Similarly, we can ask whether having 5 planets in Pisces causes the person to be imaginative. Using the counterfactual framework, this question can be translated to asking if the person is as likely to be as imaginative if the 5 planets were in a zodiac sign that does not foster greater imagination.

Whenever a personality trait or behavior is associated with a celestial event, we are implying that the absence of the celestial event would result in the likelihood of different behavior. Therefore, any relationship to celestial events to human behavior or human personality is a causal model according to the counterfactual framework, even if the astrologer believes that the mechanism for that relationship is synchronicity or works via archetypal or other mechanisms.

Rubin's counterfactual framework is a foundation of Rubin's Causal Model (RCM). Rubin's causal model is a foundation for thetheoretical framework of an enormous amount of current research in economics, educational psychology, and other areas. Whether an astrologer embraces synchronicity, archetypal realities, or any other mechanism by which astrology works has no impact on the applicability of RCM to astrology. The only way in which RCM can become dispensed with is if the astrologer believes that astrology is not capable of correlating with behavior and personality traits and exists only as a phenomenon within the psyche and has no impact on observable behavior and personality traits. Given the strength of RCM in current research in the social sciences, astrologers cannot avoid the requirement to control selection bias and implement other principles of research.

The fact that astrological variables are complex and interact in complex ways does not make astrology intractable by modern scientific research methods. Nearly all research problems analyze multiple exogenous variables and the growing sophistication in structural equation modeling, hierarchical modeling, and data mining methods provides tools for investigating complex relationships. Also, the goal of research in a field in which a measurable effect has yet to be found is typically only a very small effect and with large sample sizes may be so small as to be of no practical or useful consequence.

Therefore, contrary to what astrologers sometimes claim, modern research methods:

  1. do not assume causal relationships in the sense of direct causal relationships as one can measure in the Newton's laws of inertia,
  2. are often of a nature similar to the astrological scenario where quasi-experimental designs are needed,
  3. can detect extremely small effect sizes (in other words, the astrological variable needs to only "work" to a very small extent), and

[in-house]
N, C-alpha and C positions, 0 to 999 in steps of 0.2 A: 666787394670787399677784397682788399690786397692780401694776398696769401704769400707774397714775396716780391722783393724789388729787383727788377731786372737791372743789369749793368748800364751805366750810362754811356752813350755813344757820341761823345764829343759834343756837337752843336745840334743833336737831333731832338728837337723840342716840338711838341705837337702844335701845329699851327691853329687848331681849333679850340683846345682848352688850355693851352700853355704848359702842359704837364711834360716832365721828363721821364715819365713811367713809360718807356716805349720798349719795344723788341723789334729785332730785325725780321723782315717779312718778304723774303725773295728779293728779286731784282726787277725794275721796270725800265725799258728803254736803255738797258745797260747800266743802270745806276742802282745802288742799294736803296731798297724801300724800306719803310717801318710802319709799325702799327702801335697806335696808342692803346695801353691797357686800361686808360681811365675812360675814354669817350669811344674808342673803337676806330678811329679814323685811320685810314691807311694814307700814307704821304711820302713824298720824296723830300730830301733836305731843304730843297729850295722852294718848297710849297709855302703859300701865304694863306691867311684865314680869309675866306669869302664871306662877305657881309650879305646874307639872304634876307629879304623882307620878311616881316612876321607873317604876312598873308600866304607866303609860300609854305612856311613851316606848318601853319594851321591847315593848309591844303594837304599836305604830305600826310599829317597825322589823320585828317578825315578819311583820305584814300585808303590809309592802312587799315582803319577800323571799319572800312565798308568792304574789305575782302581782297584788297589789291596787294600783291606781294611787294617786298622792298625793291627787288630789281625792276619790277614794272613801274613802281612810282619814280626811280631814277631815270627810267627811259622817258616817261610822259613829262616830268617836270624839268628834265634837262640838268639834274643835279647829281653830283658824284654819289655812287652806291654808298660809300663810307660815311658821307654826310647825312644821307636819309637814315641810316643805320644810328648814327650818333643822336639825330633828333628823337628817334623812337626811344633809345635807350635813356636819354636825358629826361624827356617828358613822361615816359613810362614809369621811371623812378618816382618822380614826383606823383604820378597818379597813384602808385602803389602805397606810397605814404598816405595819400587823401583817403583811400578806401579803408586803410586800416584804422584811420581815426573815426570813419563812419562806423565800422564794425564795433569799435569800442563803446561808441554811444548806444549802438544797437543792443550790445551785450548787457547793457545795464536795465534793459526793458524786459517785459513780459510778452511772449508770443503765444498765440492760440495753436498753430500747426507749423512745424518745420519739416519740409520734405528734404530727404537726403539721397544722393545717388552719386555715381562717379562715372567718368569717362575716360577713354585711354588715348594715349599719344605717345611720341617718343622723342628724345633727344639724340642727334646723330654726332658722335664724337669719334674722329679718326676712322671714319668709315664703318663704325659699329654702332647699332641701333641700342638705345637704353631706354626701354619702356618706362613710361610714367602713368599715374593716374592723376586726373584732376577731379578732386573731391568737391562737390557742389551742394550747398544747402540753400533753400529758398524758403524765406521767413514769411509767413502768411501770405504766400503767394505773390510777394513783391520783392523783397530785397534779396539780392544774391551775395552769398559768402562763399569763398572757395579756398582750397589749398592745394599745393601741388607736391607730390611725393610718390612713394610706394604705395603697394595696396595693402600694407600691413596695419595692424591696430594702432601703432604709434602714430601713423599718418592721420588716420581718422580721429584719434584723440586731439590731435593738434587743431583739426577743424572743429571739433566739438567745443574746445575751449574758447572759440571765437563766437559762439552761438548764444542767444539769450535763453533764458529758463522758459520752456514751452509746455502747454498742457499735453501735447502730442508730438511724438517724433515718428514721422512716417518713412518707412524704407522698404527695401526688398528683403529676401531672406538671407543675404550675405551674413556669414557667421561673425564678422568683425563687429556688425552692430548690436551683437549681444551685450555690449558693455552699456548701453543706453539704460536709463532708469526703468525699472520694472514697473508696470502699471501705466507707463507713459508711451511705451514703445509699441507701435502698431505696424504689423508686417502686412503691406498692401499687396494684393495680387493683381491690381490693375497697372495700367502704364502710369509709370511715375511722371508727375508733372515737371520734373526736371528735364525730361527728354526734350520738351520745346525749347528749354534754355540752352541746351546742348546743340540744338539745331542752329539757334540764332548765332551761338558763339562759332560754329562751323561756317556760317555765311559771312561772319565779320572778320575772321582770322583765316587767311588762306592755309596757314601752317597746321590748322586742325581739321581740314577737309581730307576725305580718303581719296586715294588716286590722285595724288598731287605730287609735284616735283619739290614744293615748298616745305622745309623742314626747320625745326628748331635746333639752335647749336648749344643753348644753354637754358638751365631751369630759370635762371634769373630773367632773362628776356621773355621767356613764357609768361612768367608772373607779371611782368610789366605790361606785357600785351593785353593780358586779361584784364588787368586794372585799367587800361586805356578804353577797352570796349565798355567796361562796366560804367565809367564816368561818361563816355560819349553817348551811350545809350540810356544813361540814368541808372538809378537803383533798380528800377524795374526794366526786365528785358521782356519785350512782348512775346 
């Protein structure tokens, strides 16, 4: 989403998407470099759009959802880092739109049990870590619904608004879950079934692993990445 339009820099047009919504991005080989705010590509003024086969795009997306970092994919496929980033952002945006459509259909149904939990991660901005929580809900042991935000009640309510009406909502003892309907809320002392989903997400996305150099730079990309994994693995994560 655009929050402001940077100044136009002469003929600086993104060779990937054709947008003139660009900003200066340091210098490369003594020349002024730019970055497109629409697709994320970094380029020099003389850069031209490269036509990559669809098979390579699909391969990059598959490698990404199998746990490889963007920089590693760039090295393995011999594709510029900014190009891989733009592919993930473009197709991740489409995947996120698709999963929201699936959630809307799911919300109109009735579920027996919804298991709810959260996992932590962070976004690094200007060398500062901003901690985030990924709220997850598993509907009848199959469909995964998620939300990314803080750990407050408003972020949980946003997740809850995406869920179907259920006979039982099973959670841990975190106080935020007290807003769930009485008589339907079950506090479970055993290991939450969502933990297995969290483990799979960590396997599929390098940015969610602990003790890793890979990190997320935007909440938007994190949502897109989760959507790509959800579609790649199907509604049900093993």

4. include sophisicated analytical tools for finding effects from multiple variables.
That an astrological variable may manifest in many ways (for example, Taurus might be stubborn, materialistic, hedonistic, practical, etc.) does not preclude astrology from being studied using modern research methods. When astrologers claim otherwise, they simply are ignoring the facts of modern research methods and thus further ostracize themselves from academia and professional standards. One must study an area before making assumptions about it and it has become popular among astrologers to make various critiques regarding the limits of science and the problems of applying scientific methods to astrology without having any expertise in research methodology. The conseequence of this typically is statements that are simply erroneous.


Geoffrey Cornelius and other astrologers have proposed that astrology does not actually work as astrologers for centuries have thought that it works. The validity of astrology arises in the moment of the use of astrology through a divinitory process. Aries may not actually confer a pioneering spirit, nor Taurus confer a practical and stubborn nature but the concepts are able to "come alive" and be applicable in the process of practicing astrology, much as the I Ching may give wisdom and helpful information through a divinitory process.

If astrology functions only through a divinitory process, then astrology, as astrology has been understood, for millenia, is dead. The greatest threat to astrology as astrologers prefer to think of astrology may not be from skeptics but rather from astrologers! This is not necessarily bad. Geoffrey Cornelius and others may, in fact, be rescuing astrology from a deep and pernicious delusion, while at the same time keeping astrology alive in some sense. However, astrology as divination is a far less powerful and useful tool than astrology as a real relationship between celestial bodies and human behavior!

Astrology as divination eviscerates astrology of its power and glory. Astrology is shackled to a world of seers, psychics, and magicians who divine the nature of the soul but cannot compute, calculate, and predict stock markets, weather, and health through a pure analysis of the geometry of the heavens. Astrology becomes a participatory activity in which the participation of the astrology is necessary for astrology to have validity, accuracy, and usefulness.